9. My brother and I are taking our nephew to Tampa this Saturday .... for lunch We will be taking the Amtrak Silver Star in both directions. It will be the first time our nephew has ridden on a train I will try to post some pics
  10. More videos of the newly reconditioned Big Boy https://trn.trains.com/news/news-wire/2019/05/05-video-crowds-greet-big-boy-in-laramie (there is a video on this page)
  11. I would love to be able to go to Ogden next week at see it "steam in" during the celebration of the "Golden Spike". It would be nice to see "The Legend", too ... 4014 and 844 are supposed to "Kiss" at the celebration like the two trains did when they first completed the east-west railway.
  12. What a good lookin' locomotive!!! Thanks for sharing!
  13. CHEYENNE, Wyo. — Big Boy is stretching his legs. On Wednesday night, Union Pacific 4-8-8-4 No. 4014 backed out of the Back Shop where it was restored, the first time a Big Boy locomotive has moved under its own power since July 1959. (https://trn.trains.com/news/news-wire/2019/05/02-big-boy-moves-outside-of-shop) CHEYENNE, Wyo. – Running into a setting sun, newly reborn Union Pacific Big Boy No. 4014 rolled gingerly onto the main line Thursday evening ... With the words “Big Boy” chalked on its smokebox door over a “V” for victory as it was in 1941 on the first Big Boy, No. 4014 left Cheyenne with a water car and two tool cars in tow, bound for Greeley, Colo. ... The crew stopped several times to inspect the running gear ... The locomotive is set for a christening event Saturday morning before heading west with 4-8-4 No. 844, bound for Ogden, Utah, and the 150th anniversary of the Golden Spike. (https://trn.trains.com/news/news-wire/2019/05/03-big-boy-debuts-with-test-run) Here's the Biggest Steam Engine in the World Going on a Test Run For the First Time in Nearly 60 Years Union Pacific 4014, also known as the one of the only 25 Big Boys ever built and only eight still in existence, is now officially the only one running in the world. ... And weighing in at over a million pounds, it is now officially the largest running steam engine in the world. Each Big Boy ... weighing as much as 1,200,000 pounds ... were so big because they were enormously powerful ... Using nothing but the power of fire and boiling water, it produced 6,300 horsepower when new.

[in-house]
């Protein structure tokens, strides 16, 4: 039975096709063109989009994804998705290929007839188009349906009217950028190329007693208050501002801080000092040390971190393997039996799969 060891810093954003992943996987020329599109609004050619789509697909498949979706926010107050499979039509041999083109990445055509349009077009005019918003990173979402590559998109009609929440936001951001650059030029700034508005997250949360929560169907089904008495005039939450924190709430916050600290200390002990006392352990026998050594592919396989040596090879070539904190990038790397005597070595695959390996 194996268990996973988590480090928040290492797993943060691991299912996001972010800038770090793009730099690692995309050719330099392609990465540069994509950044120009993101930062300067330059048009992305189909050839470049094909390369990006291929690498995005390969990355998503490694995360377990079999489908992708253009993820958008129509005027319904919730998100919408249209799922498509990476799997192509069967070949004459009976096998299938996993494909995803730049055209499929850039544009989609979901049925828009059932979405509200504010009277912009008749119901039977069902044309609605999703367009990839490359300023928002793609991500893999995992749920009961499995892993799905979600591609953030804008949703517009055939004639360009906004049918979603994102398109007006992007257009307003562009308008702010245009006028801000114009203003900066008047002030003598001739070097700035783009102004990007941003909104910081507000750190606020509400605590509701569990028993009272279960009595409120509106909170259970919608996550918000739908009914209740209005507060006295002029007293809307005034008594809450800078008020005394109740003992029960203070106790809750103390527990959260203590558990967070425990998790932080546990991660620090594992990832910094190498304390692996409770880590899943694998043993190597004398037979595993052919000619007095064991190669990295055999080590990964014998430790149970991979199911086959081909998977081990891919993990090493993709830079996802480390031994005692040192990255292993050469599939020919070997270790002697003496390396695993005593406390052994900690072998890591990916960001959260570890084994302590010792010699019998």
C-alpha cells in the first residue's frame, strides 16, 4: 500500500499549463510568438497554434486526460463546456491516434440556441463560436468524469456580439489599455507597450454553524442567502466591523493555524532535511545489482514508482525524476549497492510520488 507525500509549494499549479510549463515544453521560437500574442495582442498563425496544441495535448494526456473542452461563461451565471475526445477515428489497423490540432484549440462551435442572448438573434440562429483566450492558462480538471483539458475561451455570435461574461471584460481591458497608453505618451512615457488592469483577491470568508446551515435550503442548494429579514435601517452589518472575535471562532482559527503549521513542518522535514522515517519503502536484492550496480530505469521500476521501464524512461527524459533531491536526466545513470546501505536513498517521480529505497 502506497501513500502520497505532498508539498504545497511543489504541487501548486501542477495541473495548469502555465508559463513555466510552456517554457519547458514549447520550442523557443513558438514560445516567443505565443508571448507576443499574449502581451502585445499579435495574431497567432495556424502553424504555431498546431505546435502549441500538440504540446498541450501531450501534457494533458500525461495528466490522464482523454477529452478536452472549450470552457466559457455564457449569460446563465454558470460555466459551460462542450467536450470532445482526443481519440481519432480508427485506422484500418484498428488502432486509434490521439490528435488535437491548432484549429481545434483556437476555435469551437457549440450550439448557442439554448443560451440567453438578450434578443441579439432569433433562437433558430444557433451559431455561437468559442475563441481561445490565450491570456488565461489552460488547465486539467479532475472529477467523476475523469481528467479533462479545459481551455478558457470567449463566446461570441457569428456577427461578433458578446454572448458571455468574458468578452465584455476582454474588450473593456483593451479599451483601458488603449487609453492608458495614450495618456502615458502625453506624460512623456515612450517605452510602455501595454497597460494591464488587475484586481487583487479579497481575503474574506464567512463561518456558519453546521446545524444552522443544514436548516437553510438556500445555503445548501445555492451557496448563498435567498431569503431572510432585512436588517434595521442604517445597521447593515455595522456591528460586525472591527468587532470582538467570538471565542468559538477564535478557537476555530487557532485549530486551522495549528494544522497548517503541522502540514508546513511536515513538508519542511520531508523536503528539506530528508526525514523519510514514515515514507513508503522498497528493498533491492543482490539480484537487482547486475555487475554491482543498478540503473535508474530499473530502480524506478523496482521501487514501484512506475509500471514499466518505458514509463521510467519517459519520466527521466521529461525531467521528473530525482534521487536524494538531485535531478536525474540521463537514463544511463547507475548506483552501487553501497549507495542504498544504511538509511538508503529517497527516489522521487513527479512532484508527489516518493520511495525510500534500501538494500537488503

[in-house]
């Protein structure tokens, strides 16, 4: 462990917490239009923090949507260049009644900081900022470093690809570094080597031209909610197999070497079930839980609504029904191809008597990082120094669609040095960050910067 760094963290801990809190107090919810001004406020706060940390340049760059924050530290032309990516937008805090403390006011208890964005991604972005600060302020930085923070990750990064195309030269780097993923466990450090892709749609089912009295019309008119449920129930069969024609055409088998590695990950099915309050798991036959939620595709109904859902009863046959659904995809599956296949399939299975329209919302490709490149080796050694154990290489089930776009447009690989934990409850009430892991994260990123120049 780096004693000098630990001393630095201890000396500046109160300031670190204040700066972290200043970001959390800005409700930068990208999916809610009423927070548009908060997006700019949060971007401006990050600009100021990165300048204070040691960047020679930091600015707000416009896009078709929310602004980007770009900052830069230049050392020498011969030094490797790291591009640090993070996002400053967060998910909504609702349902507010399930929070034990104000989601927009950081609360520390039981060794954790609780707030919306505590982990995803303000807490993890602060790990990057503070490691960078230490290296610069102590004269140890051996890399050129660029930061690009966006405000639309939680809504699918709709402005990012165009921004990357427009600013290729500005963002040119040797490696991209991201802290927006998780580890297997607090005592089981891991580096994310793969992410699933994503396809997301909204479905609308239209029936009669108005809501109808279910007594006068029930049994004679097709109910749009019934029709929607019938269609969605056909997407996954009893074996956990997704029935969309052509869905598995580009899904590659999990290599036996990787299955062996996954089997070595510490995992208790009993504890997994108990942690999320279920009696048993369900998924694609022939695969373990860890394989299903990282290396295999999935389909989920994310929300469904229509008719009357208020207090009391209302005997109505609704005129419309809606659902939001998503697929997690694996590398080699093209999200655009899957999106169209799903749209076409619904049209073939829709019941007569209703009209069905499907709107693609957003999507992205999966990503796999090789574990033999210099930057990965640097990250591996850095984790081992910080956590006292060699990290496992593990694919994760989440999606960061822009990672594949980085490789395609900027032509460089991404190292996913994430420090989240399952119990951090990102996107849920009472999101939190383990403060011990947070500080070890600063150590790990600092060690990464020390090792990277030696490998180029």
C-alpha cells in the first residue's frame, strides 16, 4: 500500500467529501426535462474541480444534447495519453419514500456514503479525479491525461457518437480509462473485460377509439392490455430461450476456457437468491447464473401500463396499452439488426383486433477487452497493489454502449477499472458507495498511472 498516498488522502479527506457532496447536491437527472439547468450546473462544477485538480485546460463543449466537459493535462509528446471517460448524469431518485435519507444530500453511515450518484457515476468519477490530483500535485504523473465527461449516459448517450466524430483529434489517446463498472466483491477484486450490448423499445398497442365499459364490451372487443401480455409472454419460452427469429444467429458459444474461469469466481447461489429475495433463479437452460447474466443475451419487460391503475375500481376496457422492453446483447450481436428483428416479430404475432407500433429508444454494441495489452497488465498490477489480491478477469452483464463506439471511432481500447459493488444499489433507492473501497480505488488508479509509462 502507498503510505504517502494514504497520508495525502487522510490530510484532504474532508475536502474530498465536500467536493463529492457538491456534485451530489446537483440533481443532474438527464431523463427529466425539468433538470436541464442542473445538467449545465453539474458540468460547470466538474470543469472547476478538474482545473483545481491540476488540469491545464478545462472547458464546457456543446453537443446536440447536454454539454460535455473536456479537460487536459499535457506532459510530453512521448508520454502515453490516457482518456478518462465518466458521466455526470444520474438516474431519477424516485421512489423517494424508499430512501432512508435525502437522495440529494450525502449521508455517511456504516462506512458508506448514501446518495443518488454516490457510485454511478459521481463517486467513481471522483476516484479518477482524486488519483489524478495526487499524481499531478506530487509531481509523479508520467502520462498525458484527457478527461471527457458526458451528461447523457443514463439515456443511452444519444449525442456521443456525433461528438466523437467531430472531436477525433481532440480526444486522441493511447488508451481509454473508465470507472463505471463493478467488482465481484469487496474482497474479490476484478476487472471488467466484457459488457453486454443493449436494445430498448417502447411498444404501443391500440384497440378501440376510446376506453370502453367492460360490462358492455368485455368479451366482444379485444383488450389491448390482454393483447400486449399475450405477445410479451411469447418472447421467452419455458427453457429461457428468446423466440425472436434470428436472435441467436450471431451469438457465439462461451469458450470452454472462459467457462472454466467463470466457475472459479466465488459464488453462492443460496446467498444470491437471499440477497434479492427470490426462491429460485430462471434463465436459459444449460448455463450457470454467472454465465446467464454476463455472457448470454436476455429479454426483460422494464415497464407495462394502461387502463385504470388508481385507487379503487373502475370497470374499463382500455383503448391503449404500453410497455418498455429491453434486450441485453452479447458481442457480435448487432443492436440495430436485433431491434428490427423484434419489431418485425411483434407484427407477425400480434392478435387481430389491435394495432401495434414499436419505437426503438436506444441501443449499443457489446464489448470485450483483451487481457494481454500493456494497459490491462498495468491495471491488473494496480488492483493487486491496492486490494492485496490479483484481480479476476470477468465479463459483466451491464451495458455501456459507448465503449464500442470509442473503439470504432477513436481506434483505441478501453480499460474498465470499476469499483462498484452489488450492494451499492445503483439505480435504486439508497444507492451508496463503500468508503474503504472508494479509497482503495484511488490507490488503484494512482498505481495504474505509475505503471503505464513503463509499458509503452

14. We took a ride on a steam train while visiting the Wellington Anniversary day festival in Wanganui a year or so ago. It came up from Wellington for the weekend. It's the first time I ever rode on a steam train. This one was named "Joanne". I had fun photographing this beautiful piece of engineering history.
  15. Train travel in Japan is something of an artform. And it's not just the Shinkansen (Bullet trains). That's for another time. Here I want to mention the Hakone Tozan train, a switchback mountain train wonderful in any season. I've been on it both summer and winter. In summer there are thousands of hydrangeas blooming along the line - blue heaven! In winter, the thick snow cover is like a magic wonderland. But the best is definitely Autumn - like Ross's train ride above, the autumn leaves are just spectacular. Spring, of course is just as memorable because of the Sakura, or cherry blossoms. Here is a bit more about it: This is the only mountain railway in Japan. The train departs from Hakone-Yumoto station (at 96 m above sea level) and takes about 40 minutes to arrive at the final stop, Gora station (at 541 m above sea level). Halfway up the line there are switchbacks, where the driver and the conductor change shifts and the train switch to reversed travel direction. It is a special experience that can be enjoyed only with the Hakone Tozan Train. https://www.hakone-tozan.co.jp/en/